A good point to start on any runtime is to look at key performance indicators such as Garbage Collection and Suspensions
A good point to start on any runtime is to look at key performance indicators such as Garbage Collection and Suspensions

But where does all this data allocation come from?

Turns out that for every application a rather large JSON document (with ~128kb) is requested from the backend Mainframe system:

For each Visa application all the data is managed in a JSON object that needs to be parsed and updated
For each Visa application all the data is managed in a JSON object that needs to be parsed and updated

That document is read into memory and represented as a DOM (Document Object Model). If you multiply that memory footprint with the hundreds of requests that are being processed by second during peak it becomes clear why getFamilyCondition needs a lot of memory just when loading those JSON documents into memory.

To analyze why those requests are taking several seconds the team went ahead and used Dynatrace’s CPU hotspot analysis to identify where in the code additional CPU is spent. Turns out the used library for parsing and iterating through that DOM to find specific data were making the memory and CPU problem even worse:

Dynatrace CPU hotspot analysis pointed to an old version of Kony that allocates even more memory and is slow when evaluating XPath expressions
Dynatrace CPU hotspot analysis pointed to an old version of Kony that allocates even more memory and is slow when evaluating XPath expressions

The above analysis shows that the application code iterates through the DOM to find specific data points. When iterating over it they are using XPath evaluations to access certain elements. These XPath expressions turn out to be really CPU expensive as implemented by the 3rd party Kony library as the XPathEngine of that library even creates more objects when evaluating XPaths. All of that consumes more CPU, adds more memory which in fact consumes even more CPU because the GC has to clean the memory up again.

Recommendations to lower Memory and CPU usage

Based on all the evidence and some further digging through the data captured by Dynatrace the team came up with a couple of recommendations to solve the problem:

  1. Reduce the size of the requested JSON object to only include data really needed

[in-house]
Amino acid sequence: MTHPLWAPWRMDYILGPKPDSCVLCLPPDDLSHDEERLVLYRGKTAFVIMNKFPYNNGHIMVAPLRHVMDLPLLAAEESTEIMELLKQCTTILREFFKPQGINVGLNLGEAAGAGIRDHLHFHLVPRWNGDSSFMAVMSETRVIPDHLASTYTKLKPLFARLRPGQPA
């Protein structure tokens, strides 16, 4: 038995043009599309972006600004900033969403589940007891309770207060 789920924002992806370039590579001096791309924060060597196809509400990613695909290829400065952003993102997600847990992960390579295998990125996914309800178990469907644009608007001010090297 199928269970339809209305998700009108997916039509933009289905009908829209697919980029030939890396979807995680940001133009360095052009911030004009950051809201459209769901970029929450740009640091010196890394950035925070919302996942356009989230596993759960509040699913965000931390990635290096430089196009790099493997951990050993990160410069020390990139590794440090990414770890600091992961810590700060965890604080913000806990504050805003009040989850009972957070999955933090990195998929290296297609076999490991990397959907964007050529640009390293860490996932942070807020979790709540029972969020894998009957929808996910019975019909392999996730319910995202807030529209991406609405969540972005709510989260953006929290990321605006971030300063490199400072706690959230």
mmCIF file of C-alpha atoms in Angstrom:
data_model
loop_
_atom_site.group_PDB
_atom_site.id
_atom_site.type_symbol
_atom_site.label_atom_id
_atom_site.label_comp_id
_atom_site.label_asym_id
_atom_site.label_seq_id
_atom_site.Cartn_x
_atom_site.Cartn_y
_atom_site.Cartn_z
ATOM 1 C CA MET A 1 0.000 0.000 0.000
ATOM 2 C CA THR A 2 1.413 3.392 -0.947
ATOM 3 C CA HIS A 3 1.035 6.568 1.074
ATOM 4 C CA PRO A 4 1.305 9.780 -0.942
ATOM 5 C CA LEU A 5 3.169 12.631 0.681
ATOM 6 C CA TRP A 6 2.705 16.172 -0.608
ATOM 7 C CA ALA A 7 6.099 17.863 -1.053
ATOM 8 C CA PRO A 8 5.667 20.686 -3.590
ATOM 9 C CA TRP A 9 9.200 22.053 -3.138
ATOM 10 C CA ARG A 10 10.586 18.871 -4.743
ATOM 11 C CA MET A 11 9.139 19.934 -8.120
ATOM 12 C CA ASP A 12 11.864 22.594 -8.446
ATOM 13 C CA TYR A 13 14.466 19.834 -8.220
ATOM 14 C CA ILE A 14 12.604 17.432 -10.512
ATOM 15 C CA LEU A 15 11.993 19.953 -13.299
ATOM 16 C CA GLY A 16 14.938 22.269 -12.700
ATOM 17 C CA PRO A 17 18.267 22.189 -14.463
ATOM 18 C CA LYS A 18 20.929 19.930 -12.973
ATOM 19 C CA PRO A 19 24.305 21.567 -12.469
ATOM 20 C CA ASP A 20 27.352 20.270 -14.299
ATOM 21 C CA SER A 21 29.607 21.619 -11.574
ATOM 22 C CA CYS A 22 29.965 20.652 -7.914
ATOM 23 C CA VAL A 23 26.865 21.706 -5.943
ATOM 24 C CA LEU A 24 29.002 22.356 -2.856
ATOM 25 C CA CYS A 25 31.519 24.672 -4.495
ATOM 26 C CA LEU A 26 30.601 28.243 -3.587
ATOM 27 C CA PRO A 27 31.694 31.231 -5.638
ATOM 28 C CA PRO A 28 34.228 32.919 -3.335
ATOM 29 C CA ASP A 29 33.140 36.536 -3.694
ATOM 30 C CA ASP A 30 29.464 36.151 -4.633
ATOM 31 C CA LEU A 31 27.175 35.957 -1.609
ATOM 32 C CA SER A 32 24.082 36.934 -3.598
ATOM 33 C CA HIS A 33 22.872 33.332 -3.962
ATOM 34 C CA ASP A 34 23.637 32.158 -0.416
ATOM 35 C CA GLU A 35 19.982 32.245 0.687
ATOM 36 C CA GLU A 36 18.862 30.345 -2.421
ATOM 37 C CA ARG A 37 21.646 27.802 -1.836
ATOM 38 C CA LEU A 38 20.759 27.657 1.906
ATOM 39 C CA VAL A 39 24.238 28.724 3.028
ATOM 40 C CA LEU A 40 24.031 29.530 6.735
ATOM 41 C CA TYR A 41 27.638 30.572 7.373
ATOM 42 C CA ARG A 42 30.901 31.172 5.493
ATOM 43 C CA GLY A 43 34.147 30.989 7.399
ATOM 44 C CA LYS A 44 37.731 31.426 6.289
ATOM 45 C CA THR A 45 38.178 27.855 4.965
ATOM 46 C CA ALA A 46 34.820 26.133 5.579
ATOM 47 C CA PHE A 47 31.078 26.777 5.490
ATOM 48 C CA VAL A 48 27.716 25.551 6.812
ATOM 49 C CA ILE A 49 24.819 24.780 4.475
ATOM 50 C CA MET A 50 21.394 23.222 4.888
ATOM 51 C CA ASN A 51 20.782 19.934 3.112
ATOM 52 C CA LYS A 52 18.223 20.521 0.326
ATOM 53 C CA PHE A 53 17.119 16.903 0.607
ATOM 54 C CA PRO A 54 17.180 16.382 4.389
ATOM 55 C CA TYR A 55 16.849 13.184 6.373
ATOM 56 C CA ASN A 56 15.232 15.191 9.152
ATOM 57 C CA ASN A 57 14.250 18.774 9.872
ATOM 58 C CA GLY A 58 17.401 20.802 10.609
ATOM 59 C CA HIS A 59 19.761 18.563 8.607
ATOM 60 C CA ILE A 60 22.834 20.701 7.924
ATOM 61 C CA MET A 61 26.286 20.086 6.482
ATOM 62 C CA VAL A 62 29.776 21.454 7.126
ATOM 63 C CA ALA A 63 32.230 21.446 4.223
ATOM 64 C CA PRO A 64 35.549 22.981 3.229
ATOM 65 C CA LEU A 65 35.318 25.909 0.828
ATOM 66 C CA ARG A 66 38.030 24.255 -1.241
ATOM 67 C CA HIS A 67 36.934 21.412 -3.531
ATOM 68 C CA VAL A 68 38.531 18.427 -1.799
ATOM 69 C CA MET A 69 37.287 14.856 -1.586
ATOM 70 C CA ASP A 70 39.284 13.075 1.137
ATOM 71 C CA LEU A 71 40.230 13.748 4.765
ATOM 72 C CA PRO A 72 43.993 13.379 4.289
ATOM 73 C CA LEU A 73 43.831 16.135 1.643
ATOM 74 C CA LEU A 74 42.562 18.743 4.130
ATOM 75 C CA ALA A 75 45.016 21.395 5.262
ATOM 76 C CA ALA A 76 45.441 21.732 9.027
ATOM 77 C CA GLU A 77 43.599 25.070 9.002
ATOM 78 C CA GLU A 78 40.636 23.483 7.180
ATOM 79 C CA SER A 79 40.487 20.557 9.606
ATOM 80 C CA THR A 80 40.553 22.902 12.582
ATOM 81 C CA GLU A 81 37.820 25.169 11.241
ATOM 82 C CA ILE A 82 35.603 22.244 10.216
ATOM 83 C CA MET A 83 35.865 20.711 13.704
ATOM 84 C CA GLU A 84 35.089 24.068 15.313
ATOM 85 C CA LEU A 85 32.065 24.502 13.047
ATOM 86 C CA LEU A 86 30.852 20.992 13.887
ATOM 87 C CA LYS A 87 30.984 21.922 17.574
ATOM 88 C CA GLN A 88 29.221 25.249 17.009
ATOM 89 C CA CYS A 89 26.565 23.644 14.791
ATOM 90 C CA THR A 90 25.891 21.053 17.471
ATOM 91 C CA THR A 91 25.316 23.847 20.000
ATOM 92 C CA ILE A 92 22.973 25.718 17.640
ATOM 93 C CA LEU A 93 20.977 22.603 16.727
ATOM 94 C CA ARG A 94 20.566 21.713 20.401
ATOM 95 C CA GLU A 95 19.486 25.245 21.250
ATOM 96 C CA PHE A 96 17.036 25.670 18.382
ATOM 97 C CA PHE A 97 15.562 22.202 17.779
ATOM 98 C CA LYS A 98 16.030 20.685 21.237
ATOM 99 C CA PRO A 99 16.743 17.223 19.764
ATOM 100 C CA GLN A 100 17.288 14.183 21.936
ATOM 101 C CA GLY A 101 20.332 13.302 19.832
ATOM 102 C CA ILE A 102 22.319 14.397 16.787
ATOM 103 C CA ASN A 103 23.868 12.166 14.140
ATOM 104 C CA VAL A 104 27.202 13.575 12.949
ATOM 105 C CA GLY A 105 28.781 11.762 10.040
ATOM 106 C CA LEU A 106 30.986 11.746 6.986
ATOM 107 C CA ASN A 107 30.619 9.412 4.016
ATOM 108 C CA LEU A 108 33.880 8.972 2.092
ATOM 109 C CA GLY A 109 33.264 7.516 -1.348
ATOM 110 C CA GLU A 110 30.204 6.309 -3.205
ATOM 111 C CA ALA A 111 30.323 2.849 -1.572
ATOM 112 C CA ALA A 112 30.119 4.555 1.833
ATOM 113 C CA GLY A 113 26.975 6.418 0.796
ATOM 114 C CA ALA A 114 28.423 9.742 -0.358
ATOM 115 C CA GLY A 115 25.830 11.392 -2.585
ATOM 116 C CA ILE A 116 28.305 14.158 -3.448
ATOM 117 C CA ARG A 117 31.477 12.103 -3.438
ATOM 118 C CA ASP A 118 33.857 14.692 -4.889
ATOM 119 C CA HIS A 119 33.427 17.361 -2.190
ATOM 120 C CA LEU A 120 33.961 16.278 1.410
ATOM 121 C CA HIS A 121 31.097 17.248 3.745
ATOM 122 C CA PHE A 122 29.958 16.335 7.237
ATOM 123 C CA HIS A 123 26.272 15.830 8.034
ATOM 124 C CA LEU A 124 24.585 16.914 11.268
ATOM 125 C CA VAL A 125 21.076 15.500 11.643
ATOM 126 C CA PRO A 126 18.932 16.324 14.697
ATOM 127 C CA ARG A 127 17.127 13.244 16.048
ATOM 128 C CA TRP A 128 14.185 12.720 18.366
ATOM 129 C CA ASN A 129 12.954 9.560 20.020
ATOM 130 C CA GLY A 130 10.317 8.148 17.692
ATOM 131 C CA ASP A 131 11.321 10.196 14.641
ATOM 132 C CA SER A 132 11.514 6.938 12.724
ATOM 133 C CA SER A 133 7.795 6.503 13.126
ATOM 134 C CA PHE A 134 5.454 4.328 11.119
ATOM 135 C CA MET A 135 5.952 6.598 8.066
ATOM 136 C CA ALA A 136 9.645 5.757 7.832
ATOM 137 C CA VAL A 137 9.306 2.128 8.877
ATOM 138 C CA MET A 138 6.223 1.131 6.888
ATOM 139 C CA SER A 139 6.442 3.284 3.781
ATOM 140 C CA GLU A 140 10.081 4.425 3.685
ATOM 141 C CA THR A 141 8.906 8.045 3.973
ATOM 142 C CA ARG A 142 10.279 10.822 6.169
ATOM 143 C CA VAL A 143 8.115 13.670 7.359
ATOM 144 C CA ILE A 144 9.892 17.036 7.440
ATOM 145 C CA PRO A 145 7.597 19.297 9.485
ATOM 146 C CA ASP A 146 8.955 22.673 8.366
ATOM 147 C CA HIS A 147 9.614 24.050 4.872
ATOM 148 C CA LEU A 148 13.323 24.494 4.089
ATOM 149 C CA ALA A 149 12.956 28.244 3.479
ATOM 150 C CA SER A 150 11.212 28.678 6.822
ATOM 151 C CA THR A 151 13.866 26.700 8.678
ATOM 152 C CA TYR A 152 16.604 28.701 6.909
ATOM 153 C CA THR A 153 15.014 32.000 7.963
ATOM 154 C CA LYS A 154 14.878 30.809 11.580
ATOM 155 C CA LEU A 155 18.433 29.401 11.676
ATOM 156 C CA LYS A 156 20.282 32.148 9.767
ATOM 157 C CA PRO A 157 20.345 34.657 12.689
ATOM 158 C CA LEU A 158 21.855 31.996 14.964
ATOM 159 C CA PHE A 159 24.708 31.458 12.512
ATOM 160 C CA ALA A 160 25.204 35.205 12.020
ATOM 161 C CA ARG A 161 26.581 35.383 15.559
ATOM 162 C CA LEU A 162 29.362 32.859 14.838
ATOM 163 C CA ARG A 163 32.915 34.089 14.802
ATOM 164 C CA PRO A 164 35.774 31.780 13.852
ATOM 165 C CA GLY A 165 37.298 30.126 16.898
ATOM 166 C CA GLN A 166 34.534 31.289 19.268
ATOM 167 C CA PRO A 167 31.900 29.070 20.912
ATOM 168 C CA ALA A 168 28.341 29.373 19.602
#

2. Increase JVM memory limits to better handle spike load
  3. Change default timeout settings to avoid piling up of requests
  4. Perform an audit on default settings of the application server
  5. Update to a newer XPath concept of Kony which is known to be 50x faster when accessing individual nodes in a DOM

Especially the last point was crucial and an important finding going forward with future implementations. The development team now understands that XPath operations on large objects are very expensive both on memory and CPU. The lessons learned for future implementations is

  1. Only request data you really need to keep the data footprint low
  2. Use optimized methods to access / query for specific data, e.g: getNodeByType
  3. Remove unwanted full result search from Json result by using XPath specific node configuration
  4. Configure Json response with limited required result data

Why Devs – and Immigrants to Qatar – Love Dynatrace!

This was a great example on how powerful the data of Dynatrace is when it comes to detecting performance or scalability issues and their root cause. The metrics are great for anyone in operations and capacity planning. The details down to allocations and method level are great for developers to understand what their code is really doing and how to optimize code for load spikes in production.

One suggestion I want to give them on their way is to look into the practices of Performance Testing and Chaos Engineering. Spikes like this shouldn’t surprise you in production. You can test for them before releasing to production and can even simulate chaotic situations, e.g: crashing systems, slow backends, large data sets, … to see how the system behaves in “not normal” conditions.

Thanks again to the expert team. I know there are more stories coming from those two as they already gave me some insights into how they are using Dynatrace to optimize the user journey through the physical immigration, e.g: when walking through the eGates at their airports. They promised me some more good stories and lessons learned so that we can all start planning to visit Qatar knowing that the whole end-2-end immigration process will be fast and reliable